Overview of California’s New Bed Bug Laws

Under the new California laws that become effective in 2017 and 2018, owners will have the following new duties and responsibilities:

Bed Bug Disclosure: Starting July 1, 2017 an owner shall provide to all new tenants with written notice* in at least 10-point font containing the following information:

  • Educational information about bed bugs
  • The procedure to report suspected infestations to the owner and
  • A statement that the tenant shall cooperate with the inspection and facilitate the detection and treatment of bed bugs.

The written notice must also be provided to existing tenants by January 1, 2018.

The educational information must include the following: a) general information about bed bug identification b) behavior and biology c) importance of cooperation for prevention and treatment d) importance of and for prompt written reporting of suspected infestations to the landlord and e) procedure to report suspected infestations to the owner/ manager.

*Fortunately, the new law provides owners with the language that is necessary to comply with this requirement and is set forth on the last page of this Q&A.

Written notice to tenants after inspection: Whenever a dwelling unit is inspected for bed bugs by a pest control operator (PCO) (licensed by the State Structural Pest Control Board), owners are required to provide the tenants of those units with a report containing the PCO’s findings. The notification must be in writing and made within two business days of receipt of the PCO’s findings. This provision is effective January 1, 2017.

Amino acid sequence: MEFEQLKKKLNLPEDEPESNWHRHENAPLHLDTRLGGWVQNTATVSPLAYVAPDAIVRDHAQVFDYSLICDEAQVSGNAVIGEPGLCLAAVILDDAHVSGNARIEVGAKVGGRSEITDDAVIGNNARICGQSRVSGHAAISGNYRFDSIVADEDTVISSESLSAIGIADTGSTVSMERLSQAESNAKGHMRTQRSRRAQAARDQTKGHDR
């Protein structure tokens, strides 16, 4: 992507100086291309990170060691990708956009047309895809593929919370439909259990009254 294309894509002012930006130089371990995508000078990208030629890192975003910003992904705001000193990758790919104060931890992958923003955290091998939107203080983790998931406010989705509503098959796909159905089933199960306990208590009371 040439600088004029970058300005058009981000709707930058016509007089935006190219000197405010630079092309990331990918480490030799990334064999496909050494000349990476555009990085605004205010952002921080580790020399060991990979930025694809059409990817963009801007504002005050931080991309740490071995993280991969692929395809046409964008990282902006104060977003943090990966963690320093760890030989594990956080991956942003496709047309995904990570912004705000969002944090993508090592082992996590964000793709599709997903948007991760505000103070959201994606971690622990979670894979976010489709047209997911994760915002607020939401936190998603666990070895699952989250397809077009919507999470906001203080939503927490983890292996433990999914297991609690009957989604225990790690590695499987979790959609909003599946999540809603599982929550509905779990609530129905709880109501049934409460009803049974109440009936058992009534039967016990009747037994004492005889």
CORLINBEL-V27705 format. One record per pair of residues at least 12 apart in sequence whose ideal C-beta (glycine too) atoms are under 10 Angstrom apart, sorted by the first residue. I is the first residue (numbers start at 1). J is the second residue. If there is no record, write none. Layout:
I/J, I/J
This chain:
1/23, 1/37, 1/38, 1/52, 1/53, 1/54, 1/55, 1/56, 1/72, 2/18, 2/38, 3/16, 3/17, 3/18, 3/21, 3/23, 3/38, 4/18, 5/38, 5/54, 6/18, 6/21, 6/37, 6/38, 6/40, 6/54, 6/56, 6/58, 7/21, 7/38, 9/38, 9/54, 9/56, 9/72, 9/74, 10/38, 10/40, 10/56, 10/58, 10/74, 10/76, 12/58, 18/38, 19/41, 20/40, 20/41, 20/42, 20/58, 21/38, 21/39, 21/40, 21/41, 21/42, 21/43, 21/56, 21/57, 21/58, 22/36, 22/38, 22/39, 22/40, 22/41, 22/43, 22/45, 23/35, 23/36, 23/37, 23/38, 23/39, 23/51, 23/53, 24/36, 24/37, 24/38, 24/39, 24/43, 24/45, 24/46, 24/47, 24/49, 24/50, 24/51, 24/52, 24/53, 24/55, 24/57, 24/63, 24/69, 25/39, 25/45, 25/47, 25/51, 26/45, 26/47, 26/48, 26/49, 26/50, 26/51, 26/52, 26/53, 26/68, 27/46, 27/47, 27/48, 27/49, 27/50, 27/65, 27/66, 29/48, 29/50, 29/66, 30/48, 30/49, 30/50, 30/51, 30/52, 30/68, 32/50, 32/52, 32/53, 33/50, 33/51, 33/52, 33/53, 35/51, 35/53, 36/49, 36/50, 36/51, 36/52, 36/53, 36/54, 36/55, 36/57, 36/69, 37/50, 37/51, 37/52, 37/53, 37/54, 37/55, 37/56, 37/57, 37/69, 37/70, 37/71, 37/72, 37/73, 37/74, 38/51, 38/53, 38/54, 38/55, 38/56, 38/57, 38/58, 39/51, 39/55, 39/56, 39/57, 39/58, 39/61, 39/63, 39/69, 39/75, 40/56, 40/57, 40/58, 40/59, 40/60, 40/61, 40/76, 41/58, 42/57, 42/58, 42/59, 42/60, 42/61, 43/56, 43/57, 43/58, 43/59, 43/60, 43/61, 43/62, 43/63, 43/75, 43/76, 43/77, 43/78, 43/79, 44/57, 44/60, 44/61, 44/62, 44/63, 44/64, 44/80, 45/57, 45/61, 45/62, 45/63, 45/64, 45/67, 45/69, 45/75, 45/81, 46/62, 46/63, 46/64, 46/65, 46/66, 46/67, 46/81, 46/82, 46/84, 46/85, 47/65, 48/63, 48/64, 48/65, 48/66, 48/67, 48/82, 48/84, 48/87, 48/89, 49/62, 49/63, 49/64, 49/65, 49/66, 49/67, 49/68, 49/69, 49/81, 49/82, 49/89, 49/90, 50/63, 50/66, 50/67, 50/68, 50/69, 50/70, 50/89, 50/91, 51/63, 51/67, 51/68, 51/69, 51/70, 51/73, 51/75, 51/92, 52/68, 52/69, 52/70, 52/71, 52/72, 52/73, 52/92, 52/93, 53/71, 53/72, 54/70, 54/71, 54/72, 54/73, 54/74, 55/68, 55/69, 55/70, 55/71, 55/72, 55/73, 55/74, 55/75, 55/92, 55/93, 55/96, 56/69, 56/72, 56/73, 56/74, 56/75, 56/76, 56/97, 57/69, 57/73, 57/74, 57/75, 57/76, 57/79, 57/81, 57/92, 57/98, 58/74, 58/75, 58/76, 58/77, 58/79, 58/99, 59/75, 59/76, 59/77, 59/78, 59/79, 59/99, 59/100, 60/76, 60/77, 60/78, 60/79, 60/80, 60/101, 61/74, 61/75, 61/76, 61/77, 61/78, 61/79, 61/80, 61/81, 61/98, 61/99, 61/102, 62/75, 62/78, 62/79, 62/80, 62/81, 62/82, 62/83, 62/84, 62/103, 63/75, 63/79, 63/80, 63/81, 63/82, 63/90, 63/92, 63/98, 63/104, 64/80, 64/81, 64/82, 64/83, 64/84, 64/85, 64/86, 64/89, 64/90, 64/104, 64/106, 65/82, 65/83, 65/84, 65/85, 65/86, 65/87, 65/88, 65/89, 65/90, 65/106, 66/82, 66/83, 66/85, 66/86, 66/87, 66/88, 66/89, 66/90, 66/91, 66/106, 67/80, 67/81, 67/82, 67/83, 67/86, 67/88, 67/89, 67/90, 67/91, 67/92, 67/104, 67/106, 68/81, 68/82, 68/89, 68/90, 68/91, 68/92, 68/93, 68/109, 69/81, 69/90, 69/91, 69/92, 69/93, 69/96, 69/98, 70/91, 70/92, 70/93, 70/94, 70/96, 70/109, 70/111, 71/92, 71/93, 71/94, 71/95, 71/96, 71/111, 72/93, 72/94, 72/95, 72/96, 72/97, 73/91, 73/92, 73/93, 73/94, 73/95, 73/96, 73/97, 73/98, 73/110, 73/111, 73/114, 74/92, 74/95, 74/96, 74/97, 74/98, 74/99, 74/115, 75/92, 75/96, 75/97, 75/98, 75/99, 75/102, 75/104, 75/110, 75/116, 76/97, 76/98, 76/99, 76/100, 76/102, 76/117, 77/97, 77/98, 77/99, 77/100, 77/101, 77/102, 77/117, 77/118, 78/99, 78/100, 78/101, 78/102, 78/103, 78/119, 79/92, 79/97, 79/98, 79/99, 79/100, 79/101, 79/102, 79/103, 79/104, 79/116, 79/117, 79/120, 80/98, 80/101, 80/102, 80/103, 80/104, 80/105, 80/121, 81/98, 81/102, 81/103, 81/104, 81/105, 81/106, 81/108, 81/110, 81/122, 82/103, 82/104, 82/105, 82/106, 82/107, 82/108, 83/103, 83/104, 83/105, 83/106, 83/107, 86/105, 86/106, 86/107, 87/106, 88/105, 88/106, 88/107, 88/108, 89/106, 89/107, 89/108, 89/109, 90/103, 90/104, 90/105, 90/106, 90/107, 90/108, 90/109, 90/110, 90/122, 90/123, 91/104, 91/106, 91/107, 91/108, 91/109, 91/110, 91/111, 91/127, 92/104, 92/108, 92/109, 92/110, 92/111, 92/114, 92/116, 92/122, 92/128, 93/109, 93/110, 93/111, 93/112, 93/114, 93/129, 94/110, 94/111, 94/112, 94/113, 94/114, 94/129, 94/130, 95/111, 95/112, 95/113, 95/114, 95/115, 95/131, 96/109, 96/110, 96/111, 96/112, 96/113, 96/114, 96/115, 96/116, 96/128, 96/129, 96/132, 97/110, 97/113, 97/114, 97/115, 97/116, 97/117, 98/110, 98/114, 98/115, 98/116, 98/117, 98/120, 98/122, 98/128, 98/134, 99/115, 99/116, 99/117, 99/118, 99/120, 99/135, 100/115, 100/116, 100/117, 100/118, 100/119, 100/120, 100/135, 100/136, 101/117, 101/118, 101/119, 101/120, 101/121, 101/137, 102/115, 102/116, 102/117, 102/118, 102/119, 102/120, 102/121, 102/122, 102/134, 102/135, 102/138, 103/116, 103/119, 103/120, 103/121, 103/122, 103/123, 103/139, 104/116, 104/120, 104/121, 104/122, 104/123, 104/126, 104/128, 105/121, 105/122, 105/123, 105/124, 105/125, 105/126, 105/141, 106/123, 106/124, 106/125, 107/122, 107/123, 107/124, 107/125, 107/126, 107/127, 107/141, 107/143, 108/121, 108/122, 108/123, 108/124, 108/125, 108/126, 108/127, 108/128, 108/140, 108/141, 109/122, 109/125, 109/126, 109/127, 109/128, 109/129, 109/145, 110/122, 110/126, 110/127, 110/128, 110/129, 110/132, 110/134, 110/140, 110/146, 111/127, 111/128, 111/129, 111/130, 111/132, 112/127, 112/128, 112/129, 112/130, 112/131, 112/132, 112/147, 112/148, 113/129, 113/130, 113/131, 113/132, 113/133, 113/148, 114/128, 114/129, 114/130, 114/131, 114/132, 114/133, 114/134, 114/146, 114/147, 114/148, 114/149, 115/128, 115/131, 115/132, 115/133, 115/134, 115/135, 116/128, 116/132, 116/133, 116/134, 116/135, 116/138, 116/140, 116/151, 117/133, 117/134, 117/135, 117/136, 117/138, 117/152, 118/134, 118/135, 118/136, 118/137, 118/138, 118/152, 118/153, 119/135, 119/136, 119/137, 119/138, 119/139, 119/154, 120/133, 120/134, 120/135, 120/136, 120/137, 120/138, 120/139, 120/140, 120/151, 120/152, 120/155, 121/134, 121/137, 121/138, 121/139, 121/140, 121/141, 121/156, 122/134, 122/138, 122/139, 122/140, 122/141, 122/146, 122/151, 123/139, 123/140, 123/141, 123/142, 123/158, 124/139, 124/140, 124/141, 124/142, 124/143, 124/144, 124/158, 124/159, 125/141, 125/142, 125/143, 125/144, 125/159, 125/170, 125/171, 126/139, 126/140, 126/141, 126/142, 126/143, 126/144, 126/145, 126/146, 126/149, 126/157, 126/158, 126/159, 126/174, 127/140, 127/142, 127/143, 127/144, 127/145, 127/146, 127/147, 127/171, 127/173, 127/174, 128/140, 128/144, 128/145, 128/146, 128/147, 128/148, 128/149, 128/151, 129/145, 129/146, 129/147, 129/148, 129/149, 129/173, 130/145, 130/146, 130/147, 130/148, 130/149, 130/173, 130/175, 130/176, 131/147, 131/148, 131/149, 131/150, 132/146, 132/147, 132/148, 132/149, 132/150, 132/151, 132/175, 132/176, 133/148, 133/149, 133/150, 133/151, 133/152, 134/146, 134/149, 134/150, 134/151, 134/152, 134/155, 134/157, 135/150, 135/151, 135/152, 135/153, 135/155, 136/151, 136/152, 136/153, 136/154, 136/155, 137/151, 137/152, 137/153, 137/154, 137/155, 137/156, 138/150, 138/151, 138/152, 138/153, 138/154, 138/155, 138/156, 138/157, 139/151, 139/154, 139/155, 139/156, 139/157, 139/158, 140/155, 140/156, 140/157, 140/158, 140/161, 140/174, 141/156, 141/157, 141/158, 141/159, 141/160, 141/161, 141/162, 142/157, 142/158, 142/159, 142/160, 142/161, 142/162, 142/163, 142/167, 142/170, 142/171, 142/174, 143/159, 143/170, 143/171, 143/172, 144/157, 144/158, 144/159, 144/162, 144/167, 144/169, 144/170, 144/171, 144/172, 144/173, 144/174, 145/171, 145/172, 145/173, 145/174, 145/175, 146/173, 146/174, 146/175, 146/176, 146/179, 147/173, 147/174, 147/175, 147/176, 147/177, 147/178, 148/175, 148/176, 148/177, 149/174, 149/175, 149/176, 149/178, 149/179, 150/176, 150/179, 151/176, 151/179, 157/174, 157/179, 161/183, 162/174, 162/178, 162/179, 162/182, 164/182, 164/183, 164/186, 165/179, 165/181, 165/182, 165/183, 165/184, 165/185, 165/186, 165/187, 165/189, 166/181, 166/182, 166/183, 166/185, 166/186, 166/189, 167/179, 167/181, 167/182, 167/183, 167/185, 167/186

Common area infestations: When a PCO confirms a bed bug infestation in a common area (including building hallways, shared laundry rooms and staircases, elevators, designated garbage areas and laundry rooms), all tenants must be provided notice of the PCO’s findings. This provision is effective January 1, 2017.

Vacant dwelling units with infestations: Rental property owners may not show, rent, or lease to a prospective tenant any vacant dwelling unit that the owner knows has a current bed bug infestation.

NOTE: Owners are not under a duty to inspect a dwelling unit or the common areas of the premises for bed bugs if the owner has no notice of a suspected or actual bed bug infestation. “If a bed bug infestation is evident on visual inspection, the landlord shall be considered to be on notice about the infestation. (Civil Code Section 1954.603.) This provision is effective January 1, 2017.

Retaliation is prohibited: The new bed big law reiterates longstanding law prohibiting owners from retaliating against tenants who make tenantability complaints to the owner or an agency of government (local health department). The law was amended merely to state that retaliation protections include complaints about bed bugs. Generally speaking this is a clarification of law. Retaliation includes the following: an increase in rent, a decrease in services, an act that would cause a lessee to quit involuntarily, or bring an action to recover possession. The amendment to the retaliatory eviction law becomes effective January 1, 2017.